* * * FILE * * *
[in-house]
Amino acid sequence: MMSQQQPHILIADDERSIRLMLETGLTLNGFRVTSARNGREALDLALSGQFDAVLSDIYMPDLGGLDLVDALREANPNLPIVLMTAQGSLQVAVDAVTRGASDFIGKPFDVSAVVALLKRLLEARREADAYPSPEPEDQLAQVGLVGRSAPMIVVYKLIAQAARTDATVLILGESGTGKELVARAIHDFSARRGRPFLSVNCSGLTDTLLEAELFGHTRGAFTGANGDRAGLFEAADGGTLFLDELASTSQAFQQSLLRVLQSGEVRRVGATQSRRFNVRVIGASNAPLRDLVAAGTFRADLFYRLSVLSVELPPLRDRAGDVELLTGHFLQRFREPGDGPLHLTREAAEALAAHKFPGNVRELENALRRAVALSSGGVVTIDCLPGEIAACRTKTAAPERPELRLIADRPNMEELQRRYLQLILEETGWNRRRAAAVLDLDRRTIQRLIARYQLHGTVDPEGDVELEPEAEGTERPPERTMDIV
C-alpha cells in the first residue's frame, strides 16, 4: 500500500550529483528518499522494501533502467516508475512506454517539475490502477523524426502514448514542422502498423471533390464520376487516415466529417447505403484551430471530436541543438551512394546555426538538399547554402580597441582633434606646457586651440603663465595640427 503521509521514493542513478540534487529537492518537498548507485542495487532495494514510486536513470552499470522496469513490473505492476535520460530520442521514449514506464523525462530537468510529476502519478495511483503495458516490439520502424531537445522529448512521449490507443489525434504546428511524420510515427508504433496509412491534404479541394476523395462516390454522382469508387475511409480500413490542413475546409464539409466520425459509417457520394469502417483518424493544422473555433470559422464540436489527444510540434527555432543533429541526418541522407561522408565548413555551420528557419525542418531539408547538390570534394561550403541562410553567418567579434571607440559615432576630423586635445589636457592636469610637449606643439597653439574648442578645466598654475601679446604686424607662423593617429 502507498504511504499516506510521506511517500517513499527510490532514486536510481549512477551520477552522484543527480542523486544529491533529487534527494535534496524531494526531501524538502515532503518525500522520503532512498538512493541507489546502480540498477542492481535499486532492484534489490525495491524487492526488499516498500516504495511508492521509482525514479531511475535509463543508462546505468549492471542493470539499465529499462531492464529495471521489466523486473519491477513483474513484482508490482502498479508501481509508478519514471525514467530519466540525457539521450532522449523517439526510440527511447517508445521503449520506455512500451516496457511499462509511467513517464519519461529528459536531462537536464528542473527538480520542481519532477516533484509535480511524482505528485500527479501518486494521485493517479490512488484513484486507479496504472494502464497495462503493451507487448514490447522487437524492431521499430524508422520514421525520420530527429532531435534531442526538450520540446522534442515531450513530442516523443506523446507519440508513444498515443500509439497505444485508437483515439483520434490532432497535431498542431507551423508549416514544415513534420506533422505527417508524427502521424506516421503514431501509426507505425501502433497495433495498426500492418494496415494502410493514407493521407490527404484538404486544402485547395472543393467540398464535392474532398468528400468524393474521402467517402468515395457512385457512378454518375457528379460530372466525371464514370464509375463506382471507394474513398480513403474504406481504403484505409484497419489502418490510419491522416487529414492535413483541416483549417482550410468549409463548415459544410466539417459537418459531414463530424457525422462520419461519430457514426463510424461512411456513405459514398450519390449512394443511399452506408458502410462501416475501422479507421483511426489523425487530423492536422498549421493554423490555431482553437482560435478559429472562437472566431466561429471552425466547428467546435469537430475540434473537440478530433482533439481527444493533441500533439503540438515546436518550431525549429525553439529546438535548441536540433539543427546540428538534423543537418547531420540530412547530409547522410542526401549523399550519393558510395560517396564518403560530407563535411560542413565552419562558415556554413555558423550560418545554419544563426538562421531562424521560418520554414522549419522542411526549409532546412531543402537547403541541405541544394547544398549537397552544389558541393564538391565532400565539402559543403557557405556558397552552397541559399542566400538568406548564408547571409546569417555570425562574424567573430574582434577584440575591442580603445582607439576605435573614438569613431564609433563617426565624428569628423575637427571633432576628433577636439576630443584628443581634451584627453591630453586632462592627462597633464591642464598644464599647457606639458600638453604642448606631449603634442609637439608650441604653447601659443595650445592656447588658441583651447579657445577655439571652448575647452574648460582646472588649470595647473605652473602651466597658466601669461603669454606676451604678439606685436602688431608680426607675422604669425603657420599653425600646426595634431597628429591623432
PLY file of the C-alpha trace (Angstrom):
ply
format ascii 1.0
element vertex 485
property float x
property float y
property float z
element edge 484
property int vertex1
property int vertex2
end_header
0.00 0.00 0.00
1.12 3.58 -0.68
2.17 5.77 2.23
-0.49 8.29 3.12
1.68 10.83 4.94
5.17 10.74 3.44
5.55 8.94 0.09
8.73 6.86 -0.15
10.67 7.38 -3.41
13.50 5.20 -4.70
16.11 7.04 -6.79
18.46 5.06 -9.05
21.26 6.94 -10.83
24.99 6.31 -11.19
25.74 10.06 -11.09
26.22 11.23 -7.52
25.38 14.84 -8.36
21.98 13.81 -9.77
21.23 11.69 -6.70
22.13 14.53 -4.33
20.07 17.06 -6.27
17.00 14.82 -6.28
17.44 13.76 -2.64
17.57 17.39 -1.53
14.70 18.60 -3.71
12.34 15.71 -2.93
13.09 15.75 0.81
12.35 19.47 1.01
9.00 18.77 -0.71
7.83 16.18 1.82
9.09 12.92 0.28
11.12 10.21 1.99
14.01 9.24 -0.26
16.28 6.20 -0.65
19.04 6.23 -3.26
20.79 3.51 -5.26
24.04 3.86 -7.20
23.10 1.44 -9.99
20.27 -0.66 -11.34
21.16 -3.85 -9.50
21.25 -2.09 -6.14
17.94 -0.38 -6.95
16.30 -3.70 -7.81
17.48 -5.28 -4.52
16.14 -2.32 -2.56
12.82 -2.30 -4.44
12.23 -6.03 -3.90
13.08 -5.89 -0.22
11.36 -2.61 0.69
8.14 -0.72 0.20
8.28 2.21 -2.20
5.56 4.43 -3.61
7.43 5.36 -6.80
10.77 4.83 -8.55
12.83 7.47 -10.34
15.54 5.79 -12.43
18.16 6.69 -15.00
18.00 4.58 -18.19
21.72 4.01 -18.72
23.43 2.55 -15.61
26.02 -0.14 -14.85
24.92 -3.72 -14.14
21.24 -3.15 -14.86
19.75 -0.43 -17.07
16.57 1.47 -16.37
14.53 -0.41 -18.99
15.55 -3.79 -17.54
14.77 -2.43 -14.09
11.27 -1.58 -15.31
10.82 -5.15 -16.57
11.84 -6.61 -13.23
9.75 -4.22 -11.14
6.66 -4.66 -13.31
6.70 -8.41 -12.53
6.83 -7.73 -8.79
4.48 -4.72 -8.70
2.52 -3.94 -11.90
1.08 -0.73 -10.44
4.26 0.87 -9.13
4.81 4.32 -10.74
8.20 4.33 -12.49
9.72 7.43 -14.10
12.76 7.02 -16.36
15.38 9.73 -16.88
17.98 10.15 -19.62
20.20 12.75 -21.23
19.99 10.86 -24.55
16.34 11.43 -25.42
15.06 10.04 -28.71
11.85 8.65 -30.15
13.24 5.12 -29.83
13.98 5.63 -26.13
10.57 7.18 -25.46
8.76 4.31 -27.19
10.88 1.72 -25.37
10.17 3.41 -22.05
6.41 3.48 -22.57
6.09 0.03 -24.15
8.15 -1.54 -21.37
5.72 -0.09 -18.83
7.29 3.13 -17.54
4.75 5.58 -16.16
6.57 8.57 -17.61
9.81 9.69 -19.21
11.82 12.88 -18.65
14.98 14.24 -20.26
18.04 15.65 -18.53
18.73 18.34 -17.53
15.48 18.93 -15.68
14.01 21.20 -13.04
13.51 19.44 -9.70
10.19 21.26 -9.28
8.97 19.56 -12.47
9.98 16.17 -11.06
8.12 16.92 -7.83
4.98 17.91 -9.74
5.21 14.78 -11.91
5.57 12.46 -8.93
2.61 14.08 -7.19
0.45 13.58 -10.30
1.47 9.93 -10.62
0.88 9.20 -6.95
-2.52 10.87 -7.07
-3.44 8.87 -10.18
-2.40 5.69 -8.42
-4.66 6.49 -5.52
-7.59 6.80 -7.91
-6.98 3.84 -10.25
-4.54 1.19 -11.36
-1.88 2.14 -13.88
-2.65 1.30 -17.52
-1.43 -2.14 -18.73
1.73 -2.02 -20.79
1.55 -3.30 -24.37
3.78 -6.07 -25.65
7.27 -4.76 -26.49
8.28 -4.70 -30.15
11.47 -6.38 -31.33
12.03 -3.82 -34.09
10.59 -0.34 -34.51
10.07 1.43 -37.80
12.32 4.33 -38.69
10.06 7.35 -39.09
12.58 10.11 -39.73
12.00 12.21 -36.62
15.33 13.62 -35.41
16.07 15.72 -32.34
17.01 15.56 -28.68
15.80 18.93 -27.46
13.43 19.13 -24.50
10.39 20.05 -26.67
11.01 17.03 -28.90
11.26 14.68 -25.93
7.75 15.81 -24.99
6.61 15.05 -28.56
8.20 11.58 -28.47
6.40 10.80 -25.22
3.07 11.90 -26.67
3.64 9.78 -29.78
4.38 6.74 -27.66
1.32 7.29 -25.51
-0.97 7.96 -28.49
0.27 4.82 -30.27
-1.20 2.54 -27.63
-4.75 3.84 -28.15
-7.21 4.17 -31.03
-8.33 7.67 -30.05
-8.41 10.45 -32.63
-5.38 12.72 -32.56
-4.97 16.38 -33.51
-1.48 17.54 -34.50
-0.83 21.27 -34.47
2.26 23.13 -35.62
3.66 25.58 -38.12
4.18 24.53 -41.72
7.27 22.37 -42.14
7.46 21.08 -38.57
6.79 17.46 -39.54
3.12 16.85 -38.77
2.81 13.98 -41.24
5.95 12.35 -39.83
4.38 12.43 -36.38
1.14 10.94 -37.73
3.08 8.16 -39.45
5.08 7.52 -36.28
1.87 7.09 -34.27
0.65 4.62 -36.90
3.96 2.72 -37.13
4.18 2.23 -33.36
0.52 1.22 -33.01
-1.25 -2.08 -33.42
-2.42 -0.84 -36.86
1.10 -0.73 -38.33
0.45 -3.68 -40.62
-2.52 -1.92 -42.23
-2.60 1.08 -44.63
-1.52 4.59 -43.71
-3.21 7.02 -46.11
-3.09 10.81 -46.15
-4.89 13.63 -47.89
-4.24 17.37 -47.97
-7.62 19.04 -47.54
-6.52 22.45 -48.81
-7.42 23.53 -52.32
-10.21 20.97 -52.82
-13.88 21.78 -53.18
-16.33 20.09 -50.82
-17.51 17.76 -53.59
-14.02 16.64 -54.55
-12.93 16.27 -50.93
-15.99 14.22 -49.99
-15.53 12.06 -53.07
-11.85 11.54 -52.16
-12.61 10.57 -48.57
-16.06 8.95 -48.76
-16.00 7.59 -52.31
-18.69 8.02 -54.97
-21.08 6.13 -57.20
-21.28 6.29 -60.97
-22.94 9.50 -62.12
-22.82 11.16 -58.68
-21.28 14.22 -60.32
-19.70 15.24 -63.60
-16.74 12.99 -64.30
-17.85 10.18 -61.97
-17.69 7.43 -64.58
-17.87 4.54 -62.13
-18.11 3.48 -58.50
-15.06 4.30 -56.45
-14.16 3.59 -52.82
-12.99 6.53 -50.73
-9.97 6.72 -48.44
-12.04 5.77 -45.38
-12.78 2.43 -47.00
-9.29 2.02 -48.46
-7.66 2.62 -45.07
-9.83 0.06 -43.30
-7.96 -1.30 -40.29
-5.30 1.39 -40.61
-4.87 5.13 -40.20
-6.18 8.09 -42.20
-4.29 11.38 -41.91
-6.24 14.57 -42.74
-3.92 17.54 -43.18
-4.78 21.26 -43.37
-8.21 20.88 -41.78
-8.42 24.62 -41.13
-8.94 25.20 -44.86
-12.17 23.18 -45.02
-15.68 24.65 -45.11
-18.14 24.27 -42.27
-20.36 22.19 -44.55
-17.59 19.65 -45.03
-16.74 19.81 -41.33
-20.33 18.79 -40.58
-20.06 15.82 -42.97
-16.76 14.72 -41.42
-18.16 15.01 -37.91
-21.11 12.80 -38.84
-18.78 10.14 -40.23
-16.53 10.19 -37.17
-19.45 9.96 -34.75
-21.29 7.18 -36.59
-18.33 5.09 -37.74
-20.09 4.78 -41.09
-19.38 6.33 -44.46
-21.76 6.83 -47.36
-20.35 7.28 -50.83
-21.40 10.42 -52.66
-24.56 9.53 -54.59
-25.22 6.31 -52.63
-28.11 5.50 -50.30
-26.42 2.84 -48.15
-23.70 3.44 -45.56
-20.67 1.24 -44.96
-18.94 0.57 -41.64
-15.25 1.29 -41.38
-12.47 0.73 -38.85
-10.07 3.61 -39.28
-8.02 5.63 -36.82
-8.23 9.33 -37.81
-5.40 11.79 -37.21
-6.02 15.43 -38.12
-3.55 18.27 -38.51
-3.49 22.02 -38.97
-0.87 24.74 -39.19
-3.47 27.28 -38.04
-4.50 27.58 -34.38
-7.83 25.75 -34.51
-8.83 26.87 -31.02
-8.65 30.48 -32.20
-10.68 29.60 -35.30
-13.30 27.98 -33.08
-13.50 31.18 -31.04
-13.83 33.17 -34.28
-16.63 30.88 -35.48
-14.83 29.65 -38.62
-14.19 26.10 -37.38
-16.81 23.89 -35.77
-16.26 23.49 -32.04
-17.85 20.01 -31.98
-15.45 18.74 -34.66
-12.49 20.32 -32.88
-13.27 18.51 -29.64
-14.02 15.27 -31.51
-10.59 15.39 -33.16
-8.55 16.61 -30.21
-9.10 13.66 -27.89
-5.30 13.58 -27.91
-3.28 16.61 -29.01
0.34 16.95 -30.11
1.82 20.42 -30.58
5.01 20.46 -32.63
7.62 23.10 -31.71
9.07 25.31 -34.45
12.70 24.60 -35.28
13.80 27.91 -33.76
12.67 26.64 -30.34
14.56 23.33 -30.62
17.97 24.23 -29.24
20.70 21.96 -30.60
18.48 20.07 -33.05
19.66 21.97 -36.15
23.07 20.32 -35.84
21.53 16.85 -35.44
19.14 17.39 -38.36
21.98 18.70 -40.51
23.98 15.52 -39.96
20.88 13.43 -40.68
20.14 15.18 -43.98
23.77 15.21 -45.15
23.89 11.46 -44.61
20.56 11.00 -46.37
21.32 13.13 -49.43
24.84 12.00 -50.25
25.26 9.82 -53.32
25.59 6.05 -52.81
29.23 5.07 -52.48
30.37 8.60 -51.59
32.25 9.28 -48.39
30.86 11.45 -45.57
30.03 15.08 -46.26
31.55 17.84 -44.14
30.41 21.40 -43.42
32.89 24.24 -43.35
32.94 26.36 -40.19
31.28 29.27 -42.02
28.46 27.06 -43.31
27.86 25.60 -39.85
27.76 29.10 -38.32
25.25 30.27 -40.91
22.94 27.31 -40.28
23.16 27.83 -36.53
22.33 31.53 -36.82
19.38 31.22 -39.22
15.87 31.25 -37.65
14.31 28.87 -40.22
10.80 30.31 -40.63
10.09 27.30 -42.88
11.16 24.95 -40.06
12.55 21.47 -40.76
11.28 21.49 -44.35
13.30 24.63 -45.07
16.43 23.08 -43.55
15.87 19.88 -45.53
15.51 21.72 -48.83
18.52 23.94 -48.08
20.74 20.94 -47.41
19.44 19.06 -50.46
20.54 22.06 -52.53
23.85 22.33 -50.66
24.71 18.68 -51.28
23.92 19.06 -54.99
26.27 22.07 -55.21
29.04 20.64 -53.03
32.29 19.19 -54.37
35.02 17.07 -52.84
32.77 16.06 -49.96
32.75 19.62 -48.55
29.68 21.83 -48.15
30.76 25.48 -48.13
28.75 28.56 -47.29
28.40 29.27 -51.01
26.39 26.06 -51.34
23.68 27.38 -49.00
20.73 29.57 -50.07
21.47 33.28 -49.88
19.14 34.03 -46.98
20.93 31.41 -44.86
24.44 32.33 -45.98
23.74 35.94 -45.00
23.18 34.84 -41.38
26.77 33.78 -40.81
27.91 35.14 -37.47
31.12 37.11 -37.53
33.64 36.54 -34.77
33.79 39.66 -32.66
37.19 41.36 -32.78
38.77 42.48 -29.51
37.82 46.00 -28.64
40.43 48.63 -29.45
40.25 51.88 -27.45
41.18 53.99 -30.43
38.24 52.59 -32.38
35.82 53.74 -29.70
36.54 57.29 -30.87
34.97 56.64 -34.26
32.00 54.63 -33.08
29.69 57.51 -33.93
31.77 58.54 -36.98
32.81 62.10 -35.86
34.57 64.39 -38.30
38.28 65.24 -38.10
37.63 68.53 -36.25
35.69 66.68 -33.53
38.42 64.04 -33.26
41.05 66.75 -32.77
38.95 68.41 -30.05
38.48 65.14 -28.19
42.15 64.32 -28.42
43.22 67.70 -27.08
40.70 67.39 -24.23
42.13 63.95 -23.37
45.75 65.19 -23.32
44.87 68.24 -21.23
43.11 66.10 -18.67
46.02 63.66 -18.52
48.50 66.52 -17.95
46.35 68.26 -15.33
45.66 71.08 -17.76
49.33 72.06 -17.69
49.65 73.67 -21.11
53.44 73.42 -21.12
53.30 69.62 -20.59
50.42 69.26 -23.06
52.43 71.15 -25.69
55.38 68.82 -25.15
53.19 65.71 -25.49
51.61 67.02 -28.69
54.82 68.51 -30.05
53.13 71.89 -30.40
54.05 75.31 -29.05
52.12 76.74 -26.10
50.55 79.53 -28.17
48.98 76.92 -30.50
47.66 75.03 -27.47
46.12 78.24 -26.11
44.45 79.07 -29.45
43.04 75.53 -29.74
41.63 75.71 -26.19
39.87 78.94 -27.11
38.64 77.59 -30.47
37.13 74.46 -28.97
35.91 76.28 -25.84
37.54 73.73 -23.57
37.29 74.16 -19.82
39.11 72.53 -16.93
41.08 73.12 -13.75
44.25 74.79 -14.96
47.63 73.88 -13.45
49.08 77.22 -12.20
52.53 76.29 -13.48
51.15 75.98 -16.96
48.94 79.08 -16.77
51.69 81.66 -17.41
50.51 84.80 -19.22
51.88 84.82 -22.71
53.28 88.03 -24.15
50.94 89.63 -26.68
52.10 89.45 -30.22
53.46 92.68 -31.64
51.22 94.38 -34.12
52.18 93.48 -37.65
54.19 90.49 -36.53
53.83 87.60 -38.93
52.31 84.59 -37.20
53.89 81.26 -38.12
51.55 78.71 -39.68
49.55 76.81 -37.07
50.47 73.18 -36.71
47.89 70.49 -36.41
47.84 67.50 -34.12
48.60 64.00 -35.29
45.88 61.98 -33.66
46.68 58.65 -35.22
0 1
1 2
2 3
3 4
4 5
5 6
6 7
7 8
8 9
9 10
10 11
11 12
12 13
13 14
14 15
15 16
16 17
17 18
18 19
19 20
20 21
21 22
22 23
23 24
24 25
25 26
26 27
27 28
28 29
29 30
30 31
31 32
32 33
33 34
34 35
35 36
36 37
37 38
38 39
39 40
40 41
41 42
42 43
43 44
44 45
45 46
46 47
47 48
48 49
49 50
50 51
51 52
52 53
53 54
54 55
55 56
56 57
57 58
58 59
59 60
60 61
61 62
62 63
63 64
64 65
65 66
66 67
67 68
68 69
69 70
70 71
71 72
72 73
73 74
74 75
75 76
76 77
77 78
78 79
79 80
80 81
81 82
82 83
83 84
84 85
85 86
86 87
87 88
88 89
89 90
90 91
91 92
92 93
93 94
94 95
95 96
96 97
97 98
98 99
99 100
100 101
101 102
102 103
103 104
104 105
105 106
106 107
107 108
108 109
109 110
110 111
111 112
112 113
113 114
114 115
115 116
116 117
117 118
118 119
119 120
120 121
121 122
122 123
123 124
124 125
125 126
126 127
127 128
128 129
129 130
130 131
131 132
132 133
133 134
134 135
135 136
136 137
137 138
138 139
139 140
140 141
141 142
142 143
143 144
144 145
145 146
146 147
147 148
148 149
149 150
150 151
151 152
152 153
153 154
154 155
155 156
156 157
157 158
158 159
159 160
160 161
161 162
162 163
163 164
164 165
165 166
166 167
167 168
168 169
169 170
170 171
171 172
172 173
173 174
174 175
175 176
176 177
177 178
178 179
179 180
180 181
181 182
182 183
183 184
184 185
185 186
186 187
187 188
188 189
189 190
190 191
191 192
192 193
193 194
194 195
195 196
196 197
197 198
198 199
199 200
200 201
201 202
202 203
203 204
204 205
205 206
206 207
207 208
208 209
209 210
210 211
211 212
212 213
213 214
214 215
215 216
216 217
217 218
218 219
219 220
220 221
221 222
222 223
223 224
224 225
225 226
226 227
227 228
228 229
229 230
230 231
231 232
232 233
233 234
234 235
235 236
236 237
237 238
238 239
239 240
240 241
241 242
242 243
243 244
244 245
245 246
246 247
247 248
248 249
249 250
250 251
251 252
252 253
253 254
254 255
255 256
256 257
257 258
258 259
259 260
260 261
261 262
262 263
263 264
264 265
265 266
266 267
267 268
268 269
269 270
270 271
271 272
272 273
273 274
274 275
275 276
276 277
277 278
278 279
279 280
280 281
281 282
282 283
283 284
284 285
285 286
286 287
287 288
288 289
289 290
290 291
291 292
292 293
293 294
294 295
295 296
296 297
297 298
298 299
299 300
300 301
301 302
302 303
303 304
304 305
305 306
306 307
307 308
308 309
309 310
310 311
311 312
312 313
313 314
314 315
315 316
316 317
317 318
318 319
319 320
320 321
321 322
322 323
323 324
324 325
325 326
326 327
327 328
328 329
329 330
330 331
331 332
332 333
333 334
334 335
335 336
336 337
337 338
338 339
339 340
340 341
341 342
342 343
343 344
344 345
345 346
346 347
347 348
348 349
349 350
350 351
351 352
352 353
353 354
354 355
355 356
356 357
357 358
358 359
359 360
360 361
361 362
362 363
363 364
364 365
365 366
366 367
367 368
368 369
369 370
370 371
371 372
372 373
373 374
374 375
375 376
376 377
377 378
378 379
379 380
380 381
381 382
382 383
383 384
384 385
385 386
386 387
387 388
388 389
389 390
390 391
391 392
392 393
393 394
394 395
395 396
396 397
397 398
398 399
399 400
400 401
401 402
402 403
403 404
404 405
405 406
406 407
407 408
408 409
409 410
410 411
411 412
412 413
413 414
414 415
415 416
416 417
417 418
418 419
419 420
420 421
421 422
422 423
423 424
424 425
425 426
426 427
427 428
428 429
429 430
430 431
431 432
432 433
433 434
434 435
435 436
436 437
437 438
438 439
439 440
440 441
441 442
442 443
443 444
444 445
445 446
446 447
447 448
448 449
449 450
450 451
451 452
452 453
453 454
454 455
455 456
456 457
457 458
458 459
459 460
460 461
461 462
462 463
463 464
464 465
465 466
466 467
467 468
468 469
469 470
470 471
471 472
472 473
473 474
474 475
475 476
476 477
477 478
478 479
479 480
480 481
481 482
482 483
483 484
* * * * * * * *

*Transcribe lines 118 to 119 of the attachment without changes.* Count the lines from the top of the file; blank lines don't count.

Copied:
9.81 9.69 -19.21
11.82 12.88 -18.65